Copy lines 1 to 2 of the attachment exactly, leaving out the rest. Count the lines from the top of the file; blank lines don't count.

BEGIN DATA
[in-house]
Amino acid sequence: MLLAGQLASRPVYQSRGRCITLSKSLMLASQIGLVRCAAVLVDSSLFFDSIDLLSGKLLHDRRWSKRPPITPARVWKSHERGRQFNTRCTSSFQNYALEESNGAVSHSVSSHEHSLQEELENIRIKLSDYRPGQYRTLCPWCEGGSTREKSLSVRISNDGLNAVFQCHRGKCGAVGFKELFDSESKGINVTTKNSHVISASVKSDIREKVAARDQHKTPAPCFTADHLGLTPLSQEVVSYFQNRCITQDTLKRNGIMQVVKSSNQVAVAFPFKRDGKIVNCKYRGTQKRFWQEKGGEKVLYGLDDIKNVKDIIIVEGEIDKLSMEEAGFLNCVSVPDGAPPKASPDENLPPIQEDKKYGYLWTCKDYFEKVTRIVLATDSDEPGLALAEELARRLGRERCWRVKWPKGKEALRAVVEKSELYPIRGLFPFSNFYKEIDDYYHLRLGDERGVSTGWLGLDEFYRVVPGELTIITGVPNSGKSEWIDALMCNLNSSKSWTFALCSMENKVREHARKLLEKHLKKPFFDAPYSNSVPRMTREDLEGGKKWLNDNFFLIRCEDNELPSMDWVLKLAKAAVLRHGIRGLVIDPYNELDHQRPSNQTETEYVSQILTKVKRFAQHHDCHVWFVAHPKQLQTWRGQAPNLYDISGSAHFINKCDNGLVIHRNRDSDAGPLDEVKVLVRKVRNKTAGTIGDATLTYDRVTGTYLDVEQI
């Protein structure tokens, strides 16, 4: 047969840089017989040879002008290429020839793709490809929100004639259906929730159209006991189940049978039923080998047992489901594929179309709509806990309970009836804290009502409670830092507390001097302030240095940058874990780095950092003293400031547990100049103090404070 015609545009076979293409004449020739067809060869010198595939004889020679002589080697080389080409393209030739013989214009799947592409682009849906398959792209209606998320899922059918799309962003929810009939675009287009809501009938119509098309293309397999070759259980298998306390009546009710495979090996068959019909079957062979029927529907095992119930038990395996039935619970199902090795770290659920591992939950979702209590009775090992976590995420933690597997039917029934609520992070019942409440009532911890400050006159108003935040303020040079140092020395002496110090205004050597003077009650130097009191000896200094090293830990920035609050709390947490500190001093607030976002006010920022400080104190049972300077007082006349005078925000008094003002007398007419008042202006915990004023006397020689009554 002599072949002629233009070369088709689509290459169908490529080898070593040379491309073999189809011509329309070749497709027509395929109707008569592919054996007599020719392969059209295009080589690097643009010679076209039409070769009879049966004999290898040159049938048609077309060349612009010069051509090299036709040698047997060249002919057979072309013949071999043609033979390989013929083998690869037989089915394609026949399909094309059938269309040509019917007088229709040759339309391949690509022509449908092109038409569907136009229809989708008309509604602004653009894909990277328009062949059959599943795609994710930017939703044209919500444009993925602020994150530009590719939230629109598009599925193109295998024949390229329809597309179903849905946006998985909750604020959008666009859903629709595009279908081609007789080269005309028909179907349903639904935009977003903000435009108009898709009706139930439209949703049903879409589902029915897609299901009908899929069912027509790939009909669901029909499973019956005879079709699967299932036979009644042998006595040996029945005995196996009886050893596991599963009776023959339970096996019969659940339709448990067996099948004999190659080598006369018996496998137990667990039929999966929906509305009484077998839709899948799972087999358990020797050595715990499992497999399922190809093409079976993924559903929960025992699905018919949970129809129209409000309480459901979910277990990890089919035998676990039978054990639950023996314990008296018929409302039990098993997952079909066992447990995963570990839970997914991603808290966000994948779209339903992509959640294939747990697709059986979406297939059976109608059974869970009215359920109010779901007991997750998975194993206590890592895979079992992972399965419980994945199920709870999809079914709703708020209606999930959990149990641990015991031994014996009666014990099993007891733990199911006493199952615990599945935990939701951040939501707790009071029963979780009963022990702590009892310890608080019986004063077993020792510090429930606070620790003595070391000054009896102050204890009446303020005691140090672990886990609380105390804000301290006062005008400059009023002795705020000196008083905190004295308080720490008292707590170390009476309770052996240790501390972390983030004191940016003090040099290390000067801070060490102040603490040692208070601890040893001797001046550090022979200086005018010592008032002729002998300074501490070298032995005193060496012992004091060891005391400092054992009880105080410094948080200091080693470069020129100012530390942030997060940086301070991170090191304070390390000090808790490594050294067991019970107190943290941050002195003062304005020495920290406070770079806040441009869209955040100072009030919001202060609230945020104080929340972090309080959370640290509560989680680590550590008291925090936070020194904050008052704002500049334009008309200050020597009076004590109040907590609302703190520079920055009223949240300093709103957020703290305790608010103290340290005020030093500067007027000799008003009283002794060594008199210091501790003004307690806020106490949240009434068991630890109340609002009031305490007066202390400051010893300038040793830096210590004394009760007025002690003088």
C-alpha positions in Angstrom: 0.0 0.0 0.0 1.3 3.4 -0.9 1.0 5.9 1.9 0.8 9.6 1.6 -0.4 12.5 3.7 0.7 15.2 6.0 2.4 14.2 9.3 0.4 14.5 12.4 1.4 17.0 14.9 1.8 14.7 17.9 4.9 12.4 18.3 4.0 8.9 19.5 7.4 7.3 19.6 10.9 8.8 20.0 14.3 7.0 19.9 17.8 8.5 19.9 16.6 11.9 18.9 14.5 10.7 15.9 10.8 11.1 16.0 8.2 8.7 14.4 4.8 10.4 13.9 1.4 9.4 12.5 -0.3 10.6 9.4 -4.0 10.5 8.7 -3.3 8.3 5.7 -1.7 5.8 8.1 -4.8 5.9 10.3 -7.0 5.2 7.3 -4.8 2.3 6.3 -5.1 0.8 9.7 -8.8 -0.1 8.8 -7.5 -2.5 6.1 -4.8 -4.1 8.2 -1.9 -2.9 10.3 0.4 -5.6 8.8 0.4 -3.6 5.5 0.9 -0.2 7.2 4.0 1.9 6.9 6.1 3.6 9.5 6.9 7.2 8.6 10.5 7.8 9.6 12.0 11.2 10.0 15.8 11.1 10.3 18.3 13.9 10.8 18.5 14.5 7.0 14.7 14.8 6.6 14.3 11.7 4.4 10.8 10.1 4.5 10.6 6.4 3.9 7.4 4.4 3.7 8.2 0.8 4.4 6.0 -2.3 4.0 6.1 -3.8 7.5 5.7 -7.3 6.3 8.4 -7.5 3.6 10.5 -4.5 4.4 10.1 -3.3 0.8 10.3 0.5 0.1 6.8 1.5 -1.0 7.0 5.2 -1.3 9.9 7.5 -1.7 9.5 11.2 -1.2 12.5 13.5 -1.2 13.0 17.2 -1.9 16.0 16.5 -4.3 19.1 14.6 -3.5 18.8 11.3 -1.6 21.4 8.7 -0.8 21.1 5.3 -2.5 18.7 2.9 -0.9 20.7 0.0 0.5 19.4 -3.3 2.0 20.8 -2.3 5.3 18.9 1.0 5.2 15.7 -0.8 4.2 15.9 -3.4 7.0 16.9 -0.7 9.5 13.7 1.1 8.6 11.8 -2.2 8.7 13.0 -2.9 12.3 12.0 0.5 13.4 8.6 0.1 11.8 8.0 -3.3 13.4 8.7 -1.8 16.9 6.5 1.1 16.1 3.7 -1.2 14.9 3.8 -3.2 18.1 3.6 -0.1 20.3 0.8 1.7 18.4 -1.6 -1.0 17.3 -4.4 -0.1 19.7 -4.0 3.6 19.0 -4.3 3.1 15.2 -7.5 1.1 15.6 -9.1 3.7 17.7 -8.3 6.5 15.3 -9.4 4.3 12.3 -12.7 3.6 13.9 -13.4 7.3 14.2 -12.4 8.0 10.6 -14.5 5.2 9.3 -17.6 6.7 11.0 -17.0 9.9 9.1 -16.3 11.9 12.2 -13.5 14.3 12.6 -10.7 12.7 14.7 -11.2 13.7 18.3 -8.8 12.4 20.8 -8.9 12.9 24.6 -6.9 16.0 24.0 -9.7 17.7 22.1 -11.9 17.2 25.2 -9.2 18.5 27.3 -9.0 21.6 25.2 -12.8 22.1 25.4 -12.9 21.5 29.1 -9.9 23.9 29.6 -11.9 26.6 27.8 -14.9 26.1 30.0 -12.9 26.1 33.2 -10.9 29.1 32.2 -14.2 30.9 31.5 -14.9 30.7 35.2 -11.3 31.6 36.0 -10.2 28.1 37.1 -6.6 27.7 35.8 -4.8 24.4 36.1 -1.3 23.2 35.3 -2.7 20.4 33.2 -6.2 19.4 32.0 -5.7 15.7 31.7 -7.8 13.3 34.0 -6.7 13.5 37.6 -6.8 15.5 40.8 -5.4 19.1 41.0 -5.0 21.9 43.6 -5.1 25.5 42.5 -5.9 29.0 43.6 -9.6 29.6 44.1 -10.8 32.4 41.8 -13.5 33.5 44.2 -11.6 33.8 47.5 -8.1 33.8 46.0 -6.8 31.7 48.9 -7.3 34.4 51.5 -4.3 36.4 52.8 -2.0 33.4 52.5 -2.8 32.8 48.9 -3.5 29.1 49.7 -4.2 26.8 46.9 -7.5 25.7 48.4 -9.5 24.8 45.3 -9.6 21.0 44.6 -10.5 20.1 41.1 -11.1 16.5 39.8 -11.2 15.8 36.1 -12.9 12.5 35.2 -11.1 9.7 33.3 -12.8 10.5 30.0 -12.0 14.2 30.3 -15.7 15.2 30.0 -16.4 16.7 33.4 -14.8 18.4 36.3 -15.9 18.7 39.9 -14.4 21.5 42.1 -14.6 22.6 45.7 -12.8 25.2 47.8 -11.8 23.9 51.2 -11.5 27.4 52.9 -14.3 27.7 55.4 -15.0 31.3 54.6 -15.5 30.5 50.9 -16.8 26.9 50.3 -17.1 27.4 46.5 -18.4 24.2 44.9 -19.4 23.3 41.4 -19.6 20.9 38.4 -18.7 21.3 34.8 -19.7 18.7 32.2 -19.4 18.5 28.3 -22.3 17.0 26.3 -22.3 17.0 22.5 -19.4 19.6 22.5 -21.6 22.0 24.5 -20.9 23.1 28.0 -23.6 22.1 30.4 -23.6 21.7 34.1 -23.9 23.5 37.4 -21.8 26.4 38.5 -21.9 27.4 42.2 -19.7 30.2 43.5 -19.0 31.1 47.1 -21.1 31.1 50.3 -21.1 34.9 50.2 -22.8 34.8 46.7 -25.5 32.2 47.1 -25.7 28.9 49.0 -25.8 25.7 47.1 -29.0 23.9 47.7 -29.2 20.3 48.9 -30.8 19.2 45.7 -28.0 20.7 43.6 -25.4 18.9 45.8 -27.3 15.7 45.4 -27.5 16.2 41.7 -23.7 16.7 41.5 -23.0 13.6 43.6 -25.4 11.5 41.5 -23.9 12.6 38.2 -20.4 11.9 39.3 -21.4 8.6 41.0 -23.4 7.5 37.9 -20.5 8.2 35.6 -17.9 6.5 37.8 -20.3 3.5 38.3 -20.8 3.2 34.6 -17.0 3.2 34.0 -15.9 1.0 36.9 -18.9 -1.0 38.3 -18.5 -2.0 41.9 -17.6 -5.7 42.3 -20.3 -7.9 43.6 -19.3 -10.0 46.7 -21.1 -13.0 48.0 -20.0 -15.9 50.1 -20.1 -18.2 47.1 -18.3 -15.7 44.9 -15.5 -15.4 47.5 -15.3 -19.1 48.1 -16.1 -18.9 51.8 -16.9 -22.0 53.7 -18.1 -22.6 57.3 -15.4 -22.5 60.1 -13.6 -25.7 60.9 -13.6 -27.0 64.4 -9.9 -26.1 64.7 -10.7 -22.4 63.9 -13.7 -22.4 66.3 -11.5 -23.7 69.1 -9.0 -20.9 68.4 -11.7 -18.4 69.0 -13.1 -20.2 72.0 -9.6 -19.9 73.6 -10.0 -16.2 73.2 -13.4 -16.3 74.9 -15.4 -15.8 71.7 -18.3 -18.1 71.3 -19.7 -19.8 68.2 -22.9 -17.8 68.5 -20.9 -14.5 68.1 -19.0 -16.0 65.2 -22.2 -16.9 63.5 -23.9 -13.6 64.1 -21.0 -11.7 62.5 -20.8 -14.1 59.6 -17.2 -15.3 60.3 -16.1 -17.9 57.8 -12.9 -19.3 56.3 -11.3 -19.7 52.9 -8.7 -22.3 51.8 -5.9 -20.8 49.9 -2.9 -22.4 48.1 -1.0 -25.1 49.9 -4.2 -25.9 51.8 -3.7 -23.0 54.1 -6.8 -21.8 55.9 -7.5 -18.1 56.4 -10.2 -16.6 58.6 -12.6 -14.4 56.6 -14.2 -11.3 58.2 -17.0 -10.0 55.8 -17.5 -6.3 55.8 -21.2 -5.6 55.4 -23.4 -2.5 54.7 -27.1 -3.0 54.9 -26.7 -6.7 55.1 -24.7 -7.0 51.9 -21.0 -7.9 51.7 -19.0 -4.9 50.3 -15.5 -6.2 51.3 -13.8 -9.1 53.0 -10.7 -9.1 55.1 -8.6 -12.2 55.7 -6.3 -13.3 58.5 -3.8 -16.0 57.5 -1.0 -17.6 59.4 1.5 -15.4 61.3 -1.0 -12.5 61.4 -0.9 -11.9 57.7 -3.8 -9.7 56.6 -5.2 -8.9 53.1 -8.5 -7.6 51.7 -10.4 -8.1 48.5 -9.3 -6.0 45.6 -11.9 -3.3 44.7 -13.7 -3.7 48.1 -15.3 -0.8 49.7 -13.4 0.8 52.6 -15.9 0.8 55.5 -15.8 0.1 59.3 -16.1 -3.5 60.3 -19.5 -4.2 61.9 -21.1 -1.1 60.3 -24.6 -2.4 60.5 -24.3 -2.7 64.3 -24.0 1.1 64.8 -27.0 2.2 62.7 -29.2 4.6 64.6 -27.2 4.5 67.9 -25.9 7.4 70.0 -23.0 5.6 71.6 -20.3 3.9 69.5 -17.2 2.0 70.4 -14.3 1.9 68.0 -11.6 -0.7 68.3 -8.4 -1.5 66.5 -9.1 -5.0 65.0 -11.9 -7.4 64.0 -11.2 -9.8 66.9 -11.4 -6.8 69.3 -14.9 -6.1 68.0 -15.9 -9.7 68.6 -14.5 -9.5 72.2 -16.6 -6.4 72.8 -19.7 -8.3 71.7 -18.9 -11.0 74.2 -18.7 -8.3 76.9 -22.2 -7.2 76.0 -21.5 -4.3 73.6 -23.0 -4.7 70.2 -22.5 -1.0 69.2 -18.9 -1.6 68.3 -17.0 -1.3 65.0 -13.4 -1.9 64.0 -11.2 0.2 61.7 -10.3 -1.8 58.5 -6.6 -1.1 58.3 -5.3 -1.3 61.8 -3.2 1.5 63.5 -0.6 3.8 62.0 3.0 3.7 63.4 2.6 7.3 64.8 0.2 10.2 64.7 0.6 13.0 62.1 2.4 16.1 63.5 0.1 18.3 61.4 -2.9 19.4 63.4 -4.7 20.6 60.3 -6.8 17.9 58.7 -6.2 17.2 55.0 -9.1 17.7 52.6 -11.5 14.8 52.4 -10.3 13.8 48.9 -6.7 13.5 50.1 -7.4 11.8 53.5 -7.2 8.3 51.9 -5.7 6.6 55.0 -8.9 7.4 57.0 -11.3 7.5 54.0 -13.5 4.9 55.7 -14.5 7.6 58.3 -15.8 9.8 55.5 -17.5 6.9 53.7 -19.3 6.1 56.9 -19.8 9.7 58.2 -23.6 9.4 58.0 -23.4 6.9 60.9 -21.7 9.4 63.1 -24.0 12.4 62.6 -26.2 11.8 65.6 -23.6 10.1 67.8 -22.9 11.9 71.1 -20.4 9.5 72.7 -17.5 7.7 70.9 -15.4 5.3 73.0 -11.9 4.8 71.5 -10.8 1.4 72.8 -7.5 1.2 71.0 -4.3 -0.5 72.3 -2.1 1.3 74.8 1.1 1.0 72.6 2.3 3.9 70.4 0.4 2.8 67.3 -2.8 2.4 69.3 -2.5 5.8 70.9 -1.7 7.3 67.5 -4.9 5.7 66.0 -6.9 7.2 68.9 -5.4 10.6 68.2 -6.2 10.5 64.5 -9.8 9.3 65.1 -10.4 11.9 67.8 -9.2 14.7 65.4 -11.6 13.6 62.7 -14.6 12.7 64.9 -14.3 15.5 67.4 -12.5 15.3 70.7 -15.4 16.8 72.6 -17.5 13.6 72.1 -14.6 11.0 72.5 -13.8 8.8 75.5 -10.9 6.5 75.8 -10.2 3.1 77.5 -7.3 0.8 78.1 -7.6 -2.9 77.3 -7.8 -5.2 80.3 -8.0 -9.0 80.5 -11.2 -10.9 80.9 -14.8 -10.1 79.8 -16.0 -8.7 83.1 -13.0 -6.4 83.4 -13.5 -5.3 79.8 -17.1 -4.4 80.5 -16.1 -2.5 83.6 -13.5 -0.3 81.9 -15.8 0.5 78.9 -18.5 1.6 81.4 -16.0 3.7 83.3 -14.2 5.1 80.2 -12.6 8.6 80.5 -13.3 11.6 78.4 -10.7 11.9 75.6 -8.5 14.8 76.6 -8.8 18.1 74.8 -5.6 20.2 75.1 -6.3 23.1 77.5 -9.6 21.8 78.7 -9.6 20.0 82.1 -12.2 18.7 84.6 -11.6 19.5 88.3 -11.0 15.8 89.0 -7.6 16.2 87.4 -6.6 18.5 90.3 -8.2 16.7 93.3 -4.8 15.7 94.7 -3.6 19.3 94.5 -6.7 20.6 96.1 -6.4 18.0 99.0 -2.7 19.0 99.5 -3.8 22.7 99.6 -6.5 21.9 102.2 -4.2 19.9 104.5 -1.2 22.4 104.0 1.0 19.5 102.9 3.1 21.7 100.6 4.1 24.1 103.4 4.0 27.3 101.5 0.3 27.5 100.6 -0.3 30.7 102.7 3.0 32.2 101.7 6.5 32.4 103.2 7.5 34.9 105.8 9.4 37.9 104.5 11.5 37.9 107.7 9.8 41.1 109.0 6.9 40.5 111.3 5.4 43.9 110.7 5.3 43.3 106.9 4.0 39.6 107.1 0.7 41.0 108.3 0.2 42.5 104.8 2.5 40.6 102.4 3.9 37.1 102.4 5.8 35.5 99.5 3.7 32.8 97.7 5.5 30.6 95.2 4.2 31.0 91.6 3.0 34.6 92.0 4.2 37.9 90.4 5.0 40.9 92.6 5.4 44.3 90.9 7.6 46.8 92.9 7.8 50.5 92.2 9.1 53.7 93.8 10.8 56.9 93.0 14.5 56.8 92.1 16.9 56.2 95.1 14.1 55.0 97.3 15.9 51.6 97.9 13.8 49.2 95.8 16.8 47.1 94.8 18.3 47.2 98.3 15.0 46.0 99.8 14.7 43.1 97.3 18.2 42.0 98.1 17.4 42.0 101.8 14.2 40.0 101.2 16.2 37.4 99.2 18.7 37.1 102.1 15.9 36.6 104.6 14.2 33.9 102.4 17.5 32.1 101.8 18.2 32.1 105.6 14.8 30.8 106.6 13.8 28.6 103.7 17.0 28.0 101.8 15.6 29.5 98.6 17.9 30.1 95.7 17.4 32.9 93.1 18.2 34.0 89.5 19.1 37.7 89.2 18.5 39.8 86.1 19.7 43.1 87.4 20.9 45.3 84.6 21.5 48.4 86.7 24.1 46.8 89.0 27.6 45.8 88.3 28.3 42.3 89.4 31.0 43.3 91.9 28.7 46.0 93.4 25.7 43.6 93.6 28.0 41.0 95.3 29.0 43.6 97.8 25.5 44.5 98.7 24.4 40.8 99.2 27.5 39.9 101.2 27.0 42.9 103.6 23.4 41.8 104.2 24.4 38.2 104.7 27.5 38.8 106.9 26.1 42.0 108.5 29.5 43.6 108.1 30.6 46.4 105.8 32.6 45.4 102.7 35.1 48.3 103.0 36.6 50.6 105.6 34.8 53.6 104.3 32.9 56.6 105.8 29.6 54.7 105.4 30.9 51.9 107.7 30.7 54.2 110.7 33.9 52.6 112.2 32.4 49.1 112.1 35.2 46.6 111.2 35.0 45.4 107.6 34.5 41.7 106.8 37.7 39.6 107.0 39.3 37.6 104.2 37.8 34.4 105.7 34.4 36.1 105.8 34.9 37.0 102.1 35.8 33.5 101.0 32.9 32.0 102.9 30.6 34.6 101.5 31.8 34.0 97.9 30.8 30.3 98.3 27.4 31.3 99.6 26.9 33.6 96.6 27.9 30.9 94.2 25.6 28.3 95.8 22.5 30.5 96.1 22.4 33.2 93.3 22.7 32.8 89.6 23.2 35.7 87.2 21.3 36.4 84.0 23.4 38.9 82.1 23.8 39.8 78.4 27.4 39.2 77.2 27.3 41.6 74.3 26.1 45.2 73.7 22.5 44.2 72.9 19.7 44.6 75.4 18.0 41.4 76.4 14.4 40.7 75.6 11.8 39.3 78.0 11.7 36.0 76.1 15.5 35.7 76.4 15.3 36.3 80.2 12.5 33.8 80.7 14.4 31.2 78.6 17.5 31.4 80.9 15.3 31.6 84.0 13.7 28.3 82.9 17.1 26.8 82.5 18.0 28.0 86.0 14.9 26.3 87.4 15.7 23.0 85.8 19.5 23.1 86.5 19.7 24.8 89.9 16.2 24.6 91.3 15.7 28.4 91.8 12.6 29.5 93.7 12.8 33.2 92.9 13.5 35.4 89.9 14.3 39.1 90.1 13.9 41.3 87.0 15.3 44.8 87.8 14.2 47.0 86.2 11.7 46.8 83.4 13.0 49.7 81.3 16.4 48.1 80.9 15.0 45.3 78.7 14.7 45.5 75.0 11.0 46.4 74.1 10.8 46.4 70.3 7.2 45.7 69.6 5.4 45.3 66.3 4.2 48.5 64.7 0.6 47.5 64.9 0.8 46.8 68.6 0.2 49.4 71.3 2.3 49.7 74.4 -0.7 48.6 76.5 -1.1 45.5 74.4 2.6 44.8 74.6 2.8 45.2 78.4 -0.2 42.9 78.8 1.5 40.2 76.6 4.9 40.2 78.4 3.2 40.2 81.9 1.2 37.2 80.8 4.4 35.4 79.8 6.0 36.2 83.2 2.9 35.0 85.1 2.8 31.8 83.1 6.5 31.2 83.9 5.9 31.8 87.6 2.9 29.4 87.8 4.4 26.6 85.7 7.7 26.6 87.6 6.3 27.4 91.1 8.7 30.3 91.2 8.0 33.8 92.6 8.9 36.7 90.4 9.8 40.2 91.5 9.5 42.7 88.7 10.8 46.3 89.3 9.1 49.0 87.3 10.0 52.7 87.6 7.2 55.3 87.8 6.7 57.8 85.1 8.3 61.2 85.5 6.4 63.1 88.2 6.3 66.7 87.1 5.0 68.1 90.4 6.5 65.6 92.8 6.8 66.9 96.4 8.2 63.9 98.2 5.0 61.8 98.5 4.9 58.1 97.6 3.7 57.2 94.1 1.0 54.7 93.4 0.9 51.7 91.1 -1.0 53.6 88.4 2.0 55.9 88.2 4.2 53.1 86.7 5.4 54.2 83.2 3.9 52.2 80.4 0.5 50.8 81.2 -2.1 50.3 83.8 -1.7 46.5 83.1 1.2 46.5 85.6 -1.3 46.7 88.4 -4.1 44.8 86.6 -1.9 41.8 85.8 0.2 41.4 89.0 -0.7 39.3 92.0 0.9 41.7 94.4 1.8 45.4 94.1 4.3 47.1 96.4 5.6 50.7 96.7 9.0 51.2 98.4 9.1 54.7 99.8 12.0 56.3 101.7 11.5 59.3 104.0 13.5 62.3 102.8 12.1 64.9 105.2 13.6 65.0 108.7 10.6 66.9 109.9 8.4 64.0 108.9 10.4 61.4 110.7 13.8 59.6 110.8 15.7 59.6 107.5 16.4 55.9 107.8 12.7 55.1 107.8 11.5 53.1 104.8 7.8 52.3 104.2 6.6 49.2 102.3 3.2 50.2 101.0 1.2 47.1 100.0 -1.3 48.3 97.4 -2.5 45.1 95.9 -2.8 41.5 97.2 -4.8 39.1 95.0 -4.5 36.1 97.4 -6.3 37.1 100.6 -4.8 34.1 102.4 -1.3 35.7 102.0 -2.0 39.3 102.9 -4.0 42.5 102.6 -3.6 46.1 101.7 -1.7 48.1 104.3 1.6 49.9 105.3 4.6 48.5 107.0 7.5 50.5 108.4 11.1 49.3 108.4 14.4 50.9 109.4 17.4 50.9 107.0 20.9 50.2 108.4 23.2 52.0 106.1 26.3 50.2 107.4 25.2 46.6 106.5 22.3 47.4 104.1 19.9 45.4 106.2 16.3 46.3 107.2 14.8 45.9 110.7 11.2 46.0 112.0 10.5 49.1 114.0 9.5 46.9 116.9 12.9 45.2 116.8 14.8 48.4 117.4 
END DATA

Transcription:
[in-house]
Amino acid sequence: MLLAGQLASRPVYQSRGRCITLSKSLMLASQIGLVRCAAVLVDSSLFFDSIDLLSGKLLHDRRWSKRPPITPARVWKSHERGRQFNTRCTSSFQNYALEESNGAVSHSVSSHEHSLQEELENIRIKLSDYRPGQYRTLCPWCEGGSTREKSLSVRISNDGLNAVFQCHRGKCGAVGFKELFDSESKGINVTTKNSHVISASVKSDIREKVAARDQHKTPAPCFTADHLGLTPLSQEVVSYFQNRCITQDTLKRNGIMQVVKSSNQVAVAFPFKRDGKIVNCKYRGTQKRFWQEKGGEKVLYGLDDIKNVKDIIIVEGEIDKLSMEEAGFLNCVSVPDGAPPKASPDENLPPIQEDKKYGYLWTCKDYFEKVTRIVLATDSDEPGLALAEELARRLGRERCWRVKWPKGKEALRAVVEKSELYPIRGLFPFSNFYKEIDDYYHLRLGDERGVSTGWLGLDEFYRVVPGELTIITGVPNSGKSEWIDALMCNLNSSKSWTFALCSMENKVREHARKLLEKHLKKPFFDAPYSNSVPRMTREDLEGGKKWLNDNFFLIRCEDNELPSMDWVLKLAKAAVLRHGIRGLVIDPYNELDHQRPSNQTETEYVSQILTKVKRFAQHHDCHVWFVAHPKQLQTWRGQAPNLYDISGSAHFINKCDNGLVIHRNRDSDAGPLDEVKVLVRKVRNKTAGTIGDATLTYDRVTGTYLDVEQI